Last month, Fortune magazine ran an interesting article about how Microsoft got its groove on in the massive Chinese market by striking deals with Chinas government and how Microsofts success in China appears to be coming at the expense of Linux and open-source software.
The Fortune article points specifically to Chinas homegrown Red Flag Linux distribution, but when I read the story, my thoughts turned instead to Sun Microsystems ill-fated deal with the Chinese government to deploy as many as 200 million Linux-based PCs in the country. The deal promised to be a major coup for Linux and for Sun, and then-Sun chief Scott McNealy noted that the agreement would make Sun the worlds largest Linux player. Instead, Sun chose to change course relatively quickly, dropping its Linux-based JDS (Java Desktop System) as a product altogether and getting back to work on Solaris.
Even if Sun hadnt ditched its desktop ambitions, Microsoft was ready to make the Chinese government an offer it wouldnt want to refuse. Microsoft agreed to pony up its source code for review, accept an average $7 of revenue per PC (versus $100 to $200 apiece elsewhere), look the other way on software piracy and participate in Chinas efforts to curb online dissent.
To read more about Microsofts domination in China, click here.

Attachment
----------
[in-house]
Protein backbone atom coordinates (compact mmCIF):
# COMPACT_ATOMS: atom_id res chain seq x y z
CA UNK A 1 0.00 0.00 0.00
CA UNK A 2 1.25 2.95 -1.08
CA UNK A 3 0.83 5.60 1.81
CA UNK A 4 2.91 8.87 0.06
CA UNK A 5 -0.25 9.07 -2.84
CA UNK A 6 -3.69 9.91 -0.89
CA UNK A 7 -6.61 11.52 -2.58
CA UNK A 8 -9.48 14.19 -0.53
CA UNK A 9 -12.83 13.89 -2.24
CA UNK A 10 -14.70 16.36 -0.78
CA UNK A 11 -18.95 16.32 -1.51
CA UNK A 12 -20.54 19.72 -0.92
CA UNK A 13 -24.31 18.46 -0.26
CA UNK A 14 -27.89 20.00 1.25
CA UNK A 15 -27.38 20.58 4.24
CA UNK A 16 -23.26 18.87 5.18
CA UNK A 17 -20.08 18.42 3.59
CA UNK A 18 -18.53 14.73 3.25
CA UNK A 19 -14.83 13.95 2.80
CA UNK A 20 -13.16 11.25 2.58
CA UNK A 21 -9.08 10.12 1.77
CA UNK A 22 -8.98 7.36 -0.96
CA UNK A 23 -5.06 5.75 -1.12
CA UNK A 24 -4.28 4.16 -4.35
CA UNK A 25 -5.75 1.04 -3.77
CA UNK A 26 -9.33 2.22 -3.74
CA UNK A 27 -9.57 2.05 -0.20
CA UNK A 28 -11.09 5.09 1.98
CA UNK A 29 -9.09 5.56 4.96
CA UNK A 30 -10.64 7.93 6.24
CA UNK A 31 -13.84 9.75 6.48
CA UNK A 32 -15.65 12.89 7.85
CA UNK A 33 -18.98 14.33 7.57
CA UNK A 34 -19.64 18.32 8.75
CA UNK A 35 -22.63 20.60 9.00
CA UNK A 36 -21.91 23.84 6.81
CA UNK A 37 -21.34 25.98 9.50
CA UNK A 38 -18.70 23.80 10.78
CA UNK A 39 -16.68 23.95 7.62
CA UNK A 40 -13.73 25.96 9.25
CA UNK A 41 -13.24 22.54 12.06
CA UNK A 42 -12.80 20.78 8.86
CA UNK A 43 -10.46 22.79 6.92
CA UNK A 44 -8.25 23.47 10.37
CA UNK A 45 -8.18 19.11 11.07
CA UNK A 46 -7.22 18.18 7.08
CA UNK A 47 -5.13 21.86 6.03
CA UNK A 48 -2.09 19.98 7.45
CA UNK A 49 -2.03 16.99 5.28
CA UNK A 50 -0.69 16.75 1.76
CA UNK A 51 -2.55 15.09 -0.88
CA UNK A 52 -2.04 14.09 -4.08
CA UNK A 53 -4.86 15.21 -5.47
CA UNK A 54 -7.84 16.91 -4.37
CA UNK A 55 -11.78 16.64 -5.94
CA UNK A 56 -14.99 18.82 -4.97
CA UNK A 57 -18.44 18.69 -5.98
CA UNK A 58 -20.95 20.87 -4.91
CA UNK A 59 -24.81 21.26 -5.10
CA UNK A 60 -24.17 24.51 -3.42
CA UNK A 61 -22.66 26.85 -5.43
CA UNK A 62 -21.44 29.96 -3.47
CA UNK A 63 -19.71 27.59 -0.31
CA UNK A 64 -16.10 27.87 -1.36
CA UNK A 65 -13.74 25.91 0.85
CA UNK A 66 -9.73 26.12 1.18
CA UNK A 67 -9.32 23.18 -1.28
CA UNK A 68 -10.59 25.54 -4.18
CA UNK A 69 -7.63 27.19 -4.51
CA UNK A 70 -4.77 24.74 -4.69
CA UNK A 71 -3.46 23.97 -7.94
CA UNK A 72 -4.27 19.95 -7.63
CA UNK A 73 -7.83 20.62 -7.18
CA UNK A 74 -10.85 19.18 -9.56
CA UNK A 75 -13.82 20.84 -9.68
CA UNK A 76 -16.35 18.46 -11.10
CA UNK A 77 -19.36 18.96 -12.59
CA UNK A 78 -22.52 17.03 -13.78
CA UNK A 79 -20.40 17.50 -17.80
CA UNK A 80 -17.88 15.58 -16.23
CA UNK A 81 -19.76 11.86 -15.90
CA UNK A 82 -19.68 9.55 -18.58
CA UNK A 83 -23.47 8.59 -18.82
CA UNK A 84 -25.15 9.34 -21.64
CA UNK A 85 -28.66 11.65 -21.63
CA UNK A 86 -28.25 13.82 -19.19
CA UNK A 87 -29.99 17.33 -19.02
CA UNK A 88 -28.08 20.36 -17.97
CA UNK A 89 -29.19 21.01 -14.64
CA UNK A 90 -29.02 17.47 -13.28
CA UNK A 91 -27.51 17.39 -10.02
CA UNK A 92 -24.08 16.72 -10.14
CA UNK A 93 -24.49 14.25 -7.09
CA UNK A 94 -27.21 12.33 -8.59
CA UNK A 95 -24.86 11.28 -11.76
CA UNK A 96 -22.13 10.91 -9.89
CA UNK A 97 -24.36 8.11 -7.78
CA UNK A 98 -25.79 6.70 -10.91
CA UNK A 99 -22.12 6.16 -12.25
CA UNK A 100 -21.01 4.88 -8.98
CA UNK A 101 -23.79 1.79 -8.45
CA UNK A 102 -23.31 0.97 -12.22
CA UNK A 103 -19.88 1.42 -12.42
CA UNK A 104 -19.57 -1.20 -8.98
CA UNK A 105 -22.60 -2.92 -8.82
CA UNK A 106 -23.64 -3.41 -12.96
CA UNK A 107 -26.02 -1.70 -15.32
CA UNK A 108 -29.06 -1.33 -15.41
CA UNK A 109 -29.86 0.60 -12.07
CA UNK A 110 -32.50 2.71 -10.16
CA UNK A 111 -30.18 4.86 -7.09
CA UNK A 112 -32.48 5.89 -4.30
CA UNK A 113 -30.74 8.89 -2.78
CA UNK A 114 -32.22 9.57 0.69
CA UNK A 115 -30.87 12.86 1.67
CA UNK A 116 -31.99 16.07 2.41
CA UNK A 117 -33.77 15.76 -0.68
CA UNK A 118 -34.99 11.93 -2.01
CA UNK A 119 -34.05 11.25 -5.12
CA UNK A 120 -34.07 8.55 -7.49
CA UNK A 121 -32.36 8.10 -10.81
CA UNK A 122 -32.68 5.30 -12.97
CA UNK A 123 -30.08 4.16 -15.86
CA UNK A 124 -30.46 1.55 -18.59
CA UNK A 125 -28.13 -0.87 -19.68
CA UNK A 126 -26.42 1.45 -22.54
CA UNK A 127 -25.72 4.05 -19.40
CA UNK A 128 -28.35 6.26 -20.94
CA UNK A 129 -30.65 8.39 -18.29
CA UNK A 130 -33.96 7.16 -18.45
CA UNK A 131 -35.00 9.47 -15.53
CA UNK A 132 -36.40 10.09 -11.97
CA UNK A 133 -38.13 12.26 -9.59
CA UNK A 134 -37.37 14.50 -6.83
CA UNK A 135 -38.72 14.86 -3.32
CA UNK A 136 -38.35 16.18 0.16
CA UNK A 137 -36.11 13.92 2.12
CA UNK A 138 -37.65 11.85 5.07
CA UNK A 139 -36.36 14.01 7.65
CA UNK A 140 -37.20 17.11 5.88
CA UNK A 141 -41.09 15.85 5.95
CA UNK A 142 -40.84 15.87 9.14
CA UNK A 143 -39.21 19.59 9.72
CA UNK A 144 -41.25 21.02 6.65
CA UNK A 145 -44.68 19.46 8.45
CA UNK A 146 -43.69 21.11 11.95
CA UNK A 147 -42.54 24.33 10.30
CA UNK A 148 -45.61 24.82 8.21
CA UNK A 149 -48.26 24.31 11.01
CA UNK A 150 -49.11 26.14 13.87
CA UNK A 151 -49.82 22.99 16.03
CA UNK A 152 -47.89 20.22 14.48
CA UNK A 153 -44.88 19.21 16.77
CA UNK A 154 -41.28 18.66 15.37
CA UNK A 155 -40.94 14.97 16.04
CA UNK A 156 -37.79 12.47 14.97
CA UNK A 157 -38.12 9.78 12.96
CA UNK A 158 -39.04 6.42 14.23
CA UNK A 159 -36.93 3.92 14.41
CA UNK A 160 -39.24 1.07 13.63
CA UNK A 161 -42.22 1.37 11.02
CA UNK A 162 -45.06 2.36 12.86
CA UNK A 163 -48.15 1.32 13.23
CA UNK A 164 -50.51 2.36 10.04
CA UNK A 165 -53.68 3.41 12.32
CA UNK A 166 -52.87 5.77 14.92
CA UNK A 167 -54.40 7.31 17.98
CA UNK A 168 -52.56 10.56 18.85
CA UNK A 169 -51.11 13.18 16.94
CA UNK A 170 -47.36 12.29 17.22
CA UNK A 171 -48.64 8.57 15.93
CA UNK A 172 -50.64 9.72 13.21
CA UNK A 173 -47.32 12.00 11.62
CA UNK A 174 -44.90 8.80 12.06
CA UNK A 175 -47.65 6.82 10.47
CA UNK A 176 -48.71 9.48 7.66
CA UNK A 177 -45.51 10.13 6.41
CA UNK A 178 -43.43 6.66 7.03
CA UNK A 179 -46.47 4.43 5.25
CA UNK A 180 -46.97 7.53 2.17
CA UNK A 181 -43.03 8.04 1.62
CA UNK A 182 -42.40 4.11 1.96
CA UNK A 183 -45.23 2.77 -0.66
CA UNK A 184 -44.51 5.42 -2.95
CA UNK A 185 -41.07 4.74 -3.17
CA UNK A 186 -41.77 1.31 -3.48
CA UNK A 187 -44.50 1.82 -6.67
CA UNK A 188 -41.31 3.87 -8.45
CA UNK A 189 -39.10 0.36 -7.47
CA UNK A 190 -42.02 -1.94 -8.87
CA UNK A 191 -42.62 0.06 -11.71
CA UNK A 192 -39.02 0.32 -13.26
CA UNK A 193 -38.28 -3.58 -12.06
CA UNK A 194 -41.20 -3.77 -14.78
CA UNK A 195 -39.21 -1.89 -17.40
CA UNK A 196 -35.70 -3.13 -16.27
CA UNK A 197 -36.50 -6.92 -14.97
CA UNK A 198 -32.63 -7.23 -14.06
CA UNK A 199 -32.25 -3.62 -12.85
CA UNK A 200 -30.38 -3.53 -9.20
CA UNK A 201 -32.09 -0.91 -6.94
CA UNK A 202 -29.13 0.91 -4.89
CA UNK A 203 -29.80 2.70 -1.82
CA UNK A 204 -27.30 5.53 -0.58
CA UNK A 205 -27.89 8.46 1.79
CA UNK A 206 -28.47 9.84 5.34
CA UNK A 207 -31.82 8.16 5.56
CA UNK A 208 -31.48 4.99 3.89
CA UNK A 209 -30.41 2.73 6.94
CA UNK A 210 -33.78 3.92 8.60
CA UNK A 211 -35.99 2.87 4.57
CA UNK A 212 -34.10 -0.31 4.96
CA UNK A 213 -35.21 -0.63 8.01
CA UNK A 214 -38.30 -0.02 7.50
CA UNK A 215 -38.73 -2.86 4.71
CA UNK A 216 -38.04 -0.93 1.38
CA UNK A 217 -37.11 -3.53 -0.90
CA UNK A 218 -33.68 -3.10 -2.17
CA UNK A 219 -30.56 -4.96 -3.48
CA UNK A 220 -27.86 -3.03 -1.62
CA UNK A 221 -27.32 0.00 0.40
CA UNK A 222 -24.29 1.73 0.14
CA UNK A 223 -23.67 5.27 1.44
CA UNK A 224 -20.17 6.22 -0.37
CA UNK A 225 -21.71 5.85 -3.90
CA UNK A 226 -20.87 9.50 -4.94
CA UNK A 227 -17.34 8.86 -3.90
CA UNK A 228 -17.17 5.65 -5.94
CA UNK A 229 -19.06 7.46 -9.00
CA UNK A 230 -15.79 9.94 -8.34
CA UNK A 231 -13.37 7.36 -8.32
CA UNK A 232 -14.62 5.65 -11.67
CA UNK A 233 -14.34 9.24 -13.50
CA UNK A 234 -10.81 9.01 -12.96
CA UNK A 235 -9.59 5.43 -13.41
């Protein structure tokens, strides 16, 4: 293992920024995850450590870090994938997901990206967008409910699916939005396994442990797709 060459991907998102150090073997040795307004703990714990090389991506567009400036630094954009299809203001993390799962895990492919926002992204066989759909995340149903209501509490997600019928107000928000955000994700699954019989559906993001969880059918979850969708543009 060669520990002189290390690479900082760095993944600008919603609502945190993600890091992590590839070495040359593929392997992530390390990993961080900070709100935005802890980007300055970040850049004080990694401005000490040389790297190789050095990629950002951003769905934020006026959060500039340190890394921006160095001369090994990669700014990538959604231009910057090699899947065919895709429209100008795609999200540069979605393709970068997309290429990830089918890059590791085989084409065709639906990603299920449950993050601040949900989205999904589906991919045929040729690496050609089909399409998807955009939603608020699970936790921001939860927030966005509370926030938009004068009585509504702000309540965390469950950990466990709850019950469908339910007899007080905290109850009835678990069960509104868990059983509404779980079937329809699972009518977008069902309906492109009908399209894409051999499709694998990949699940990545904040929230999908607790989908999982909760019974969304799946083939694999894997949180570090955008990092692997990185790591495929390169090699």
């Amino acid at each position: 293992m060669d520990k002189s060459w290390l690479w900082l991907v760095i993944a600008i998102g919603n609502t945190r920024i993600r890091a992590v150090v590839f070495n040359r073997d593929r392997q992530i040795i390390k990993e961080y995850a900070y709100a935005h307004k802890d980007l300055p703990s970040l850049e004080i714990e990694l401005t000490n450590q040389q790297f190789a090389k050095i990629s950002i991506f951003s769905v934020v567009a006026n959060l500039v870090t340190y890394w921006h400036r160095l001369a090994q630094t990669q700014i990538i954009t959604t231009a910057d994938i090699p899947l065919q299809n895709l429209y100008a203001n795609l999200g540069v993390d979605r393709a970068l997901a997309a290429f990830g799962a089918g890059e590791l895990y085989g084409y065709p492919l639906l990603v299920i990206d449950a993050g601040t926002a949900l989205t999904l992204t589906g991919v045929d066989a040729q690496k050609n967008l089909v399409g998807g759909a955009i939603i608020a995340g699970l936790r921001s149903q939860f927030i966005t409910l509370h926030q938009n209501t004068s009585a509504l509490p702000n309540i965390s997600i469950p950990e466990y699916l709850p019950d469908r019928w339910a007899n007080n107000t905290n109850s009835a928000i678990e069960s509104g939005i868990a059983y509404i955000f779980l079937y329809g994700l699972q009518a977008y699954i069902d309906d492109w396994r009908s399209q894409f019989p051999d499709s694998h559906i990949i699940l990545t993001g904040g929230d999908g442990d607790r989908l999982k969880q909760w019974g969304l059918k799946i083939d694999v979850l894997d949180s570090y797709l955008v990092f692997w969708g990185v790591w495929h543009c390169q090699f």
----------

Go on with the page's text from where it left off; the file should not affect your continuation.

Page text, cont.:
Its tempting to focus on major deals such as these as potential game-changing events. However, massive top-down initiatives arent what drive adoption of new platforms and standards, and this will continue to hold true for Linux and open source. The road ahead must hearken back to the founding principles of open source.
The Eric Raymond essay, "The Cathedral and the Bazaar" describes the power that software projects can draw from the decentralized contributor communities that collect around popular open-source applications, and the robustness of projects such as Linux and Firefox demonstrate Raymonds thesis.
However, the bazaar that Microsoft still rules is the literal one, as the Windows platform boasts a decentralized network of individuals and businesses that ranges from back-alley Windows bootleggers to large ISVs and OEMs, with a packed spectrum of other distribution and service providers in between. Microsofts deals with the Chinese government arent built to extend the reach of Windows in China but to defend that reach from open-source encroachment.
An increasing number of large IT vendors have thrown their support behind open source. But, for Linux and open source really to break into the mainstream, a much broader set of stakeholders must recognize and figure out how best to seize the opportunity to redirect license fee dollars into their own pockets.
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